Nov 29, 2012, 12:02 PM
Post #1 of 1
Update from the Persico boatyard in Bergamo, Italy and Multiplast in Vannes, France.
UPDATE: Volvo Ocean 65 build (Nov. 29, 2012)
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Alicante November 29, 2012 -- A couple of significant milestones have been passed in the build process for the Volvo Ocean 65 at boatyards in Italy and France. At Persico in Italy, lamination of the outer skin of the first hull being produced has now begun, while at Multiplast in France the first carbon layer for the first deck has been completed.
"We have about 20 guys working on this," said Mark Sommerville, operations manager for the work going on at Persico. "The final layer of the outer skin went down on Wednesday and we also have a team Thermoforming the foam core."
The mould has been produced with an infusion system so that the laminate is less porous, takes in less air and is more stable over a long period of time. The steel structure that supports and strengthens the mould has also been calculated and tested to remain solid throughout the curing process. The 12.5mm thick mould, for which around 1,400 kilos of resin have been used, is cut longitudinally to facilitate the unplugging and includes removable flanges at the top sides that create the structure where the deck will be joined to the hull and the special recess for the keel ram.
“It will take eight weeks to produce a hull, fitted with the bulkheads provided by Decision SA that will make the structure stiffer and ready to be shipped to Green Marine,” said Marcello Persico managing director of Persico's marine division.
“For the time being we have only built one mould but we would be able to make a second one, using the existing model, should the Volvo Ocean Race need to increase production as more teams order a boat. Also, we are committed for two editions of the race and that makes it vital to be able to use the mould on a long term span.”
The huge structure will be carefully cured with the help of several powerful burners that will take the inside temperature to 80-90°.
“The curing process has to be dealt with with extreme care,” says Sommerville, an expert from New Zealand who has been working with the international staff at Persico for several years. “The temperature inside the oven needs to increase and later decrease at a very steady and accurate pace, 12° per hour, because any sharp variation could compromise the process, the resin could go soft and not catalyse properly. It takes approximately six to sevenhours to get to the right temperature and back. During this phase we work on shifts in order to ensure the process is monitored constantly.”
Meanwhile at Multiplast in Vannes, France the Volvo Ocean 65 deck’s first carbon layer has just been finished. The first deck should be completed by mid-February and delivered to Green Marine to be assembled.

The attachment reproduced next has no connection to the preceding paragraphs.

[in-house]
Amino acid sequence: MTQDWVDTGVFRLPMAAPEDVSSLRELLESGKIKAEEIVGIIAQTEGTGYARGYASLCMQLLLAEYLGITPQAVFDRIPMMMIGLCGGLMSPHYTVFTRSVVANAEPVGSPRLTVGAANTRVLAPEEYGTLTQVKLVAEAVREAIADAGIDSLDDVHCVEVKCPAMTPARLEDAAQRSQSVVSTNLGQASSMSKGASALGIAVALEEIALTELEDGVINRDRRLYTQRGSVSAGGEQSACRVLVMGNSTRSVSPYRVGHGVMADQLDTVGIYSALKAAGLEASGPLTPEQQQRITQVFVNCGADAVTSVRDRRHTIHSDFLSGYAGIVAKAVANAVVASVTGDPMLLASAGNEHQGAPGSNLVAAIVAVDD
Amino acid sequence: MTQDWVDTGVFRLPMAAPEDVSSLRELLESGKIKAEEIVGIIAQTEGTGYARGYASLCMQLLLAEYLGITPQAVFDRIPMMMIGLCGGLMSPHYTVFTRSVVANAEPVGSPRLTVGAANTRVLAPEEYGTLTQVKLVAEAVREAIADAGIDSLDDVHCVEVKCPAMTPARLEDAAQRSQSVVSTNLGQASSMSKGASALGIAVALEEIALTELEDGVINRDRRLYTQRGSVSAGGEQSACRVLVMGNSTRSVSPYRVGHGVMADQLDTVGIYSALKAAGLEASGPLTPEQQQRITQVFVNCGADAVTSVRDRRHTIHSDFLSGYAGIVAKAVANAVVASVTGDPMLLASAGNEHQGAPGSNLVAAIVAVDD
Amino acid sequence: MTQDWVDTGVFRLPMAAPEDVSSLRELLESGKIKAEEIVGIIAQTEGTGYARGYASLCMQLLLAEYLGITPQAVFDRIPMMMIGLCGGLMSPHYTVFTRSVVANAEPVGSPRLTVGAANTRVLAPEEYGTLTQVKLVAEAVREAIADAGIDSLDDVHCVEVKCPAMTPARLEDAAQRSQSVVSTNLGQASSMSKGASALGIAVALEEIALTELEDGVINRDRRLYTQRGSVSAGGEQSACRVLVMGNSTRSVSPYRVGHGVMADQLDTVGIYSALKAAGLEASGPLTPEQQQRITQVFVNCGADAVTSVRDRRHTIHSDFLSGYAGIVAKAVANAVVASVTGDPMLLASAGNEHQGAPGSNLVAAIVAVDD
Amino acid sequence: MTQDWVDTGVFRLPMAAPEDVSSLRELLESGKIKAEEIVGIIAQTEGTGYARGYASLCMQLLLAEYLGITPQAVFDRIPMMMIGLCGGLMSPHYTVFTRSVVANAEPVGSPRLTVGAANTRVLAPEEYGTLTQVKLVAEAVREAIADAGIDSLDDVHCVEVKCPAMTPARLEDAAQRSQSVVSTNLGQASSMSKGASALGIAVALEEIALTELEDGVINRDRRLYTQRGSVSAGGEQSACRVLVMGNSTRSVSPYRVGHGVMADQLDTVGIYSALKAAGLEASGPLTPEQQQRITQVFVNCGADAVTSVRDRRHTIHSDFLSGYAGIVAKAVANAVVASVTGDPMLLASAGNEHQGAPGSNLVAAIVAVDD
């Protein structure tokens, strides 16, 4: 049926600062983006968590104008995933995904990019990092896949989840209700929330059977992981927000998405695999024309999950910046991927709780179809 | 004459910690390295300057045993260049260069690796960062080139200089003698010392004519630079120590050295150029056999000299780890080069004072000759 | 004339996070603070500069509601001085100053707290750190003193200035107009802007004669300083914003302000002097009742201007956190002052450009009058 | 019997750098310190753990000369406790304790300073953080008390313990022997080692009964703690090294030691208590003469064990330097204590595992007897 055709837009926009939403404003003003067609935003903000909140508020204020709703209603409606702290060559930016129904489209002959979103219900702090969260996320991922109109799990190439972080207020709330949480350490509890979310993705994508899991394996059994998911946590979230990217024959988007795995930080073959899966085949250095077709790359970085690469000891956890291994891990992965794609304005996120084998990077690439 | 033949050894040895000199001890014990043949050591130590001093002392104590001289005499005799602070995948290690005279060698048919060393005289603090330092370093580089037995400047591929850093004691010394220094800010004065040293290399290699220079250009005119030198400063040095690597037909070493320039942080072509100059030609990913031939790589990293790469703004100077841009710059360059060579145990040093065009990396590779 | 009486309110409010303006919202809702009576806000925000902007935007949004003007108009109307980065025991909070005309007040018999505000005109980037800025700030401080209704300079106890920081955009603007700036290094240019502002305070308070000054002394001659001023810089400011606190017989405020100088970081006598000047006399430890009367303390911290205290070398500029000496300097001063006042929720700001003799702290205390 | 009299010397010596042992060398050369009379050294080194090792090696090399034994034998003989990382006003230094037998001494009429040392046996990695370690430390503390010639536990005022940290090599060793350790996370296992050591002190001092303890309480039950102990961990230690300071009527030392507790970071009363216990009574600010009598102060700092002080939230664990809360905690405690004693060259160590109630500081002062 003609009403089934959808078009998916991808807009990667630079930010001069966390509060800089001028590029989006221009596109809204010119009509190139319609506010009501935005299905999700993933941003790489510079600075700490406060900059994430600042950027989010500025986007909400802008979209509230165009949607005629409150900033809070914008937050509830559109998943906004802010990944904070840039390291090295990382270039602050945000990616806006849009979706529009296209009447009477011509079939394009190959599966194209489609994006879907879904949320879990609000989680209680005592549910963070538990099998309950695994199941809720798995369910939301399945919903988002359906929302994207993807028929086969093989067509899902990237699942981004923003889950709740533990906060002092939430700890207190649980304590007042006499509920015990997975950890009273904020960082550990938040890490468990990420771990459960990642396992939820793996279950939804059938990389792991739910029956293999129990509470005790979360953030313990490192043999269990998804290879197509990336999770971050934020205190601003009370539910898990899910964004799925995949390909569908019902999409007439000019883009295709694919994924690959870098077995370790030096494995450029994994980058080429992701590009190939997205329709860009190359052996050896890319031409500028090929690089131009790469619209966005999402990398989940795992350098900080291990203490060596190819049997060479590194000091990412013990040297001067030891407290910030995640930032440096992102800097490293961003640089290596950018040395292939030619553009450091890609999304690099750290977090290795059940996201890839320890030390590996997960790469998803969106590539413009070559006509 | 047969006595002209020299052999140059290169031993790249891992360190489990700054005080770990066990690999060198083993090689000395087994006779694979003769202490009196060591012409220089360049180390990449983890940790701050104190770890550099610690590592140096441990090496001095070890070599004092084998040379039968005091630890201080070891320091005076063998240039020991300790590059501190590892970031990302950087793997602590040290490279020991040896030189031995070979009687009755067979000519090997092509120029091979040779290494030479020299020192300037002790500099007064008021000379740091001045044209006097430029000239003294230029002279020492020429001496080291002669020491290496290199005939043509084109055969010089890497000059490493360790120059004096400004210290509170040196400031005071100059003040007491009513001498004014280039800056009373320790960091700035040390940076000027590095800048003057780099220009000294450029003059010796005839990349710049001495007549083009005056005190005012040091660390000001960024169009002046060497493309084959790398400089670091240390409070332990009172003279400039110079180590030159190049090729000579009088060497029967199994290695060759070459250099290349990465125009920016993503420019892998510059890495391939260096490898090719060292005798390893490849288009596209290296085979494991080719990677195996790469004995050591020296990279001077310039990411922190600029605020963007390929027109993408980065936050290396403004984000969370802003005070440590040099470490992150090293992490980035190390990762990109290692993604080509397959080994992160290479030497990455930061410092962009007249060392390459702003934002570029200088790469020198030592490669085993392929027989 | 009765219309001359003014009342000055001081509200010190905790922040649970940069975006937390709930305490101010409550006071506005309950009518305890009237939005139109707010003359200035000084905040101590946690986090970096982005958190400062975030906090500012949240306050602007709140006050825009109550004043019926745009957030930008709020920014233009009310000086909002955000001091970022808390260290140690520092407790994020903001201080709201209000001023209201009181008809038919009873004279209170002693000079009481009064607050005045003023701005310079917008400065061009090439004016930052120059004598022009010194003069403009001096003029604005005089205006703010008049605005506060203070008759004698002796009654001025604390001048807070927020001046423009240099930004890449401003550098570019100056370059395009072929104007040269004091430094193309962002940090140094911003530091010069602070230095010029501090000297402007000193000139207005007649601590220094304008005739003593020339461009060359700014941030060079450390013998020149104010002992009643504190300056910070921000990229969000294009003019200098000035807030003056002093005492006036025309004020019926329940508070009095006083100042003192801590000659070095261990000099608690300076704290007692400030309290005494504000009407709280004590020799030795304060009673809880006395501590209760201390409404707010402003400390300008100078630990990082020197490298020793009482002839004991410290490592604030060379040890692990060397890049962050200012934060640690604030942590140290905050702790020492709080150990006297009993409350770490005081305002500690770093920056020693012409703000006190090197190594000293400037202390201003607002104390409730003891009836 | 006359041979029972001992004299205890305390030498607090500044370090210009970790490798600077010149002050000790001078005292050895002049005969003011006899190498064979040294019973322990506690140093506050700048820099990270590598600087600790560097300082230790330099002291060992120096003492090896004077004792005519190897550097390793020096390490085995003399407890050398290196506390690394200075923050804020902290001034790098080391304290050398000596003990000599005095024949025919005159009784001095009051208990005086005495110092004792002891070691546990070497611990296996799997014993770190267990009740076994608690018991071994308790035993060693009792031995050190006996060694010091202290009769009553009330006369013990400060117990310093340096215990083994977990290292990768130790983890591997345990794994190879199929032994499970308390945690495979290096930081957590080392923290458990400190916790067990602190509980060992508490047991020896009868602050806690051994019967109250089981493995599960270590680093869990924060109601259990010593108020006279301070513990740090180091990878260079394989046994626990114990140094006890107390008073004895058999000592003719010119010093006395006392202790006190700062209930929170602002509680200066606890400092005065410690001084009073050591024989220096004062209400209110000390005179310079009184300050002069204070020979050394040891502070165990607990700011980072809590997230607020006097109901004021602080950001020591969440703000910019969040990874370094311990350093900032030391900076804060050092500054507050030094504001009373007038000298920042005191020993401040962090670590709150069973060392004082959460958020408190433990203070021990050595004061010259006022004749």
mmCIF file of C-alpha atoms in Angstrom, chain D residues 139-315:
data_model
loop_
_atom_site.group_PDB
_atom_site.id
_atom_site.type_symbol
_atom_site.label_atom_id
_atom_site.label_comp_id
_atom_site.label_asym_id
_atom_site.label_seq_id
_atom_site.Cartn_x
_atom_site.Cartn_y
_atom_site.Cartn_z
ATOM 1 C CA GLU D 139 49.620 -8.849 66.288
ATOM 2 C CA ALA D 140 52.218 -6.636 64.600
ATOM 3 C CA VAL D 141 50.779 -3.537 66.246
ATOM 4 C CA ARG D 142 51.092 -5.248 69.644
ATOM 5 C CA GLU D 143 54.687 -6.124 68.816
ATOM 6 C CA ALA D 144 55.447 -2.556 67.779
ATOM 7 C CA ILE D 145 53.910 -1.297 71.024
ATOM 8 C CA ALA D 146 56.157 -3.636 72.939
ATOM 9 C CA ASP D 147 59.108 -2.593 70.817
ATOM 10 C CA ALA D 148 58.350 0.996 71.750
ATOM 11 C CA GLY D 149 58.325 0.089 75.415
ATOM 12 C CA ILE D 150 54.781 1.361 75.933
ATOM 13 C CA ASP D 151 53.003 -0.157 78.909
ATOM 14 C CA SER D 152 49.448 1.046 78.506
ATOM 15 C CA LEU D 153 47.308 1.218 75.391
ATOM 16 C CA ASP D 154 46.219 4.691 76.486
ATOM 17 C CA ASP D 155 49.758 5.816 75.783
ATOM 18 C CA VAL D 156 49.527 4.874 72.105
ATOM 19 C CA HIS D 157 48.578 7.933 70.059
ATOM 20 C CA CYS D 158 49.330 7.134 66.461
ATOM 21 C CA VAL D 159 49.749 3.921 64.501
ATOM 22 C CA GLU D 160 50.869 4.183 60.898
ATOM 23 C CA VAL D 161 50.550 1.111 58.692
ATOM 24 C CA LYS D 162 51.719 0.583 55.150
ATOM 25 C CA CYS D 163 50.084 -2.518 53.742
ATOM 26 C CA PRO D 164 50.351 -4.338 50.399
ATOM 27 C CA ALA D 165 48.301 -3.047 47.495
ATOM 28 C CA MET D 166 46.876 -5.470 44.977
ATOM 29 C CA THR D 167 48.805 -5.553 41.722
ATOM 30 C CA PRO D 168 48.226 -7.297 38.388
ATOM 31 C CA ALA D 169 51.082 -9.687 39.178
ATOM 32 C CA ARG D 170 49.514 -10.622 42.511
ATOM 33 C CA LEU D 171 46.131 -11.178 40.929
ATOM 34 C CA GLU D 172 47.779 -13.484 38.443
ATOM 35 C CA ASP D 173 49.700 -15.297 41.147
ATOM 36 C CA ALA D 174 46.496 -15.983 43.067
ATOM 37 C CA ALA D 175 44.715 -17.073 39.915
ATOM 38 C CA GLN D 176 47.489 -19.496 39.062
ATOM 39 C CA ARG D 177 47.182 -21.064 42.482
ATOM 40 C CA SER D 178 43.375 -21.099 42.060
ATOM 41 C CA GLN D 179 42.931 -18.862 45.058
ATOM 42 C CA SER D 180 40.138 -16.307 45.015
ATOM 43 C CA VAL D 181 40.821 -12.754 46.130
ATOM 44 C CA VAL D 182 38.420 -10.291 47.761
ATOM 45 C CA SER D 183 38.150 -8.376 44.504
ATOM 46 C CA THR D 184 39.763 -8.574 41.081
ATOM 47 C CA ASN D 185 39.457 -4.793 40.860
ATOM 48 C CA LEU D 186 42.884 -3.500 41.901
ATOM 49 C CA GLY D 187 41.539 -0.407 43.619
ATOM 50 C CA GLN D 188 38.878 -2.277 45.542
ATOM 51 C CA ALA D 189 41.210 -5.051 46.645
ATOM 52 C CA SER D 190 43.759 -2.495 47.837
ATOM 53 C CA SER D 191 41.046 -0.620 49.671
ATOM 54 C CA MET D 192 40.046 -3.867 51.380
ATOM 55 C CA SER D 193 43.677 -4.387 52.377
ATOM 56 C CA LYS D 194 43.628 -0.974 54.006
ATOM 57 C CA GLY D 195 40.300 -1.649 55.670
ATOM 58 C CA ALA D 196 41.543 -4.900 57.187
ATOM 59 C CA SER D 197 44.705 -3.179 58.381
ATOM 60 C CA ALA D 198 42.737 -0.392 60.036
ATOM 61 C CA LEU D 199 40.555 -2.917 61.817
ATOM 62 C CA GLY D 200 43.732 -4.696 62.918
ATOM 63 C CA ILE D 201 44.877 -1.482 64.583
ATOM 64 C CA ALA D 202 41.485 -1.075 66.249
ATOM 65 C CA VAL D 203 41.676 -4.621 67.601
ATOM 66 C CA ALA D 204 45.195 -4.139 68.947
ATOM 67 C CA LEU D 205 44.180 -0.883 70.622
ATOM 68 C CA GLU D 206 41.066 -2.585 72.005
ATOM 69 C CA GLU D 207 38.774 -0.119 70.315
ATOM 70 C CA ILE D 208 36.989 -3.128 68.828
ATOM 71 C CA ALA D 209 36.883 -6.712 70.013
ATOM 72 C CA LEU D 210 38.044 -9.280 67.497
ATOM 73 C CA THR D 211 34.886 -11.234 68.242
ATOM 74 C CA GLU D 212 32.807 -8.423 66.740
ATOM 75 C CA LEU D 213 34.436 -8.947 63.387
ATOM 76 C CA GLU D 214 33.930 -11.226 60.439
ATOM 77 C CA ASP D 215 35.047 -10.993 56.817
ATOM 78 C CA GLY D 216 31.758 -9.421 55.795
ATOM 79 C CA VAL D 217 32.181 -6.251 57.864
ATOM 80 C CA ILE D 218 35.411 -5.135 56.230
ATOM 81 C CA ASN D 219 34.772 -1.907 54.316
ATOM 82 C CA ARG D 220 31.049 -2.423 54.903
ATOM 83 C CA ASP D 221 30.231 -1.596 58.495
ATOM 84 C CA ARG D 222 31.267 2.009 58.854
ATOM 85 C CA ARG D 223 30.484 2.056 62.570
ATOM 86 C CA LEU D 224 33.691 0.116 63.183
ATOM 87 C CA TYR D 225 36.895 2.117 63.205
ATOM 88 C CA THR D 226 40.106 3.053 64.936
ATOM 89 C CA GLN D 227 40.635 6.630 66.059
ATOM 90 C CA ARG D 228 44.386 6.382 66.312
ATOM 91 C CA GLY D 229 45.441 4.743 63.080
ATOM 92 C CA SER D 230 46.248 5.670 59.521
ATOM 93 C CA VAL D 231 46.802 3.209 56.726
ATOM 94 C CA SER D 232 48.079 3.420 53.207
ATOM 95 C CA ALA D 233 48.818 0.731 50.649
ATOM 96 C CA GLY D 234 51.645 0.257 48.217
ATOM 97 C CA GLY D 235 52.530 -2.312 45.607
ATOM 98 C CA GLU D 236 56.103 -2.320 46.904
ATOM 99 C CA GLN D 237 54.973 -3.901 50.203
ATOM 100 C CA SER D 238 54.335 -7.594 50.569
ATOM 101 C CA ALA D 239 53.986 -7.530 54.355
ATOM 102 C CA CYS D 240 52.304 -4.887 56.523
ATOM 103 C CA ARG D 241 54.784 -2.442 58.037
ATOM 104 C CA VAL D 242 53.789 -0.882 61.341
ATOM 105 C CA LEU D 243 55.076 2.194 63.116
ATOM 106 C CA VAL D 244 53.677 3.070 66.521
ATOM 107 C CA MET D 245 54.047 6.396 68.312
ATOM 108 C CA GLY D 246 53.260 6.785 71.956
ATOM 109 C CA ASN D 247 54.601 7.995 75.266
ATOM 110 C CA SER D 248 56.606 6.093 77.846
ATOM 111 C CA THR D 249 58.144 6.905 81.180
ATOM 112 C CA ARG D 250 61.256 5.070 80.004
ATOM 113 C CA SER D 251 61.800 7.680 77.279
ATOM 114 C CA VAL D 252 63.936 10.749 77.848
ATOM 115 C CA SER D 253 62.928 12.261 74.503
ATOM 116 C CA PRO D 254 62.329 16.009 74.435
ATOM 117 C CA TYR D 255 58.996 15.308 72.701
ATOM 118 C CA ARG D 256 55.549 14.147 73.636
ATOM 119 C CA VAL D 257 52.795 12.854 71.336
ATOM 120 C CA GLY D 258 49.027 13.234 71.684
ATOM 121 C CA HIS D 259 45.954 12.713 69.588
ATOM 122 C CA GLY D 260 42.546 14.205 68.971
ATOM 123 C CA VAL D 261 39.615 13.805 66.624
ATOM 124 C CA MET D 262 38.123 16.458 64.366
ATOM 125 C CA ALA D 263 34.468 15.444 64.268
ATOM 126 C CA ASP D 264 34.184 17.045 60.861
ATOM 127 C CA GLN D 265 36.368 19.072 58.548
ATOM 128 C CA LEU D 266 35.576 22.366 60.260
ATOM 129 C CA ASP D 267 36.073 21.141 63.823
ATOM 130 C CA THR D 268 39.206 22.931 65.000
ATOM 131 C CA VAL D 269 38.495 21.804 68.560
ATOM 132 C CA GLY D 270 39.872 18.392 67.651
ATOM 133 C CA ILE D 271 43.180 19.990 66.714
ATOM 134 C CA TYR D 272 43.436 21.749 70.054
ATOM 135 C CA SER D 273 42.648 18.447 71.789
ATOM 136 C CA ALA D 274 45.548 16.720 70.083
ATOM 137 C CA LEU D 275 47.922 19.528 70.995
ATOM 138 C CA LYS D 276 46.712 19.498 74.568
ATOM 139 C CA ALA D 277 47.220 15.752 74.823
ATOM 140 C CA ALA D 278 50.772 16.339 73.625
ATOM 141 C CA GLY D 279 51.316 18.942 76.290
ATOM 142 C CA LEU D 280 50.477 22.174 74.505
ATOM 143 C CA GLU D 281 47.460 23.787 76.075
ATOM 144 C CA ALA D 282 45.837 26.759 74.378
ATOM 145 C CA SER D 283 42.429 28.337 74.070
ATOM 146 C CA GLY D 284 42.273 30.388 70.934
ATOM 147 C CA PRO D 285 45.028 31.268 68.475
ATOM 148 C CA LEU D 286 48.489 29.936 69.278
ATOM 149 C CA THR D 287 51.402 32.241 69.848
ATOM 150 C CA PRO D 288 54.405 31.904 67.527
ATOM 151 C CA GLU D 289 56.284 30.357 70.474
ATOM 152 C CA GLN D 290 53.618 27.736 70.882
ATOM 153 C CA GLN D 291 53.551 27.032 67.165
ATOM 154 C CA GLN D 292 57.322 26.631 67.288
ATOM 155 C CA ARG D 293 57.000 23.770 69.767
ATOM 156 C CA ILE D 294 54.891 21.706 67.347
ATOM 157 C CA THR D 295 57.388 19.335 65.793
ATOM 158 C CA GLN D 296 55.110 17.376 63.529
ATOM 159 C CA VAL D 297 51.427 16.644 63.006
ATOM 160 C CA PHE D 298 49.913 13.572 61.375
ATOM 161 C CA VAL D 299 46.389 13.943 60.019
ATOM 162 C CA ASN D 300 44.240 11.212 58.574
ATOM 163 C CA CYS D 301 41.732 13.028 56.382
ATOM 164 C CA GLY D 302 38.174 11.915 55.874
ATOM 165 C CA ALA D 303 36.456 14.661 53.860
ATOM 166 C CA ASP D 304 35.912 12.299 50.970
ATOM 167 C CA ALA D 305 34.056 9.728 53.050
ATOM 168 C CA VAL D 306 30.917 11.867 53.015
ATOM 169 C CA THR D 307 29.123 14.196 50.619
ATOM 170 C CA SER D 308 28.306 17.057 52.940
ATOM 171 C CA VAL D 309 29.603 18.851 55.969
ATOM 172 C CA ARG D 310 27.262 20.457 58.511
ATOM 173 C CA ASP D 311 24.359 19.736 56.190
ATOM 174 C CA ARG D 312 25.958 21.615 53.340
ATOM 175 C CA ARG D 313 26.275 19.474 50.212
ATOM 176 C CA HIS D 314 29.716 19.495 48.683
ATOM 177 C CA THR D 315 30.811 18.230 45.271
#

“We just finished cooking the first carbon skin of the first deck. Every deck will be cooked four times: the outer skin is cooked then a second time for the honeycomb and foam core and a third and fourth time for the inner skin,” confirmed director Yann Penfornis, whose enthusiasm for the project is obvious.
“We are therefore four weeks away from taking the first deck out of the mould. Then we will have six to seven weeks of pre-piercing the deck fittings for grinders, organisers and deck stiffeners. The first deck will be delivered mid-February to Green Marine and we will be working on the second deck by then. From then on a new deck will be produced every seven weeks.”
Multiplast is tackling this technical challenge with a 30-person dedicated team. Their 200°C oven also allows the carbon and core components of the deck to cook more efficiently.
“Making sure it’s a one-design product is a challenge,” explained Penfornis. “Here at Multiplast we know how to build 20-metre boats. But building eight identical boats with only a few kilos of difference does require a good traceability with processes and plans. Each piece of foam has to be weighed. The sailors won’t have any excuse; they need to race on equal terms. We don’t want to hear them saying the boat three is faster than boat five.
“The second challenge is delivering a deck every seven weeks. Such big pieces need good organisation and very detailed planning. We are working on it, but we cannot allow ourselves to fall asleep. We have to make eight boats in two years and that’s the power of the consortium: the four boatyards are strong ones and trust each other. We will get there, but we cannot afford to be late. We need the first one to be on time if we want to deliver the eighth one on time.”
The first boat off the production line is expected during late June 2013. After that the plan is to have each new boat sailing within three to four days of leaving the boatyard, but before passing this even bigger milestone, there are still a lot more deadlines to meet.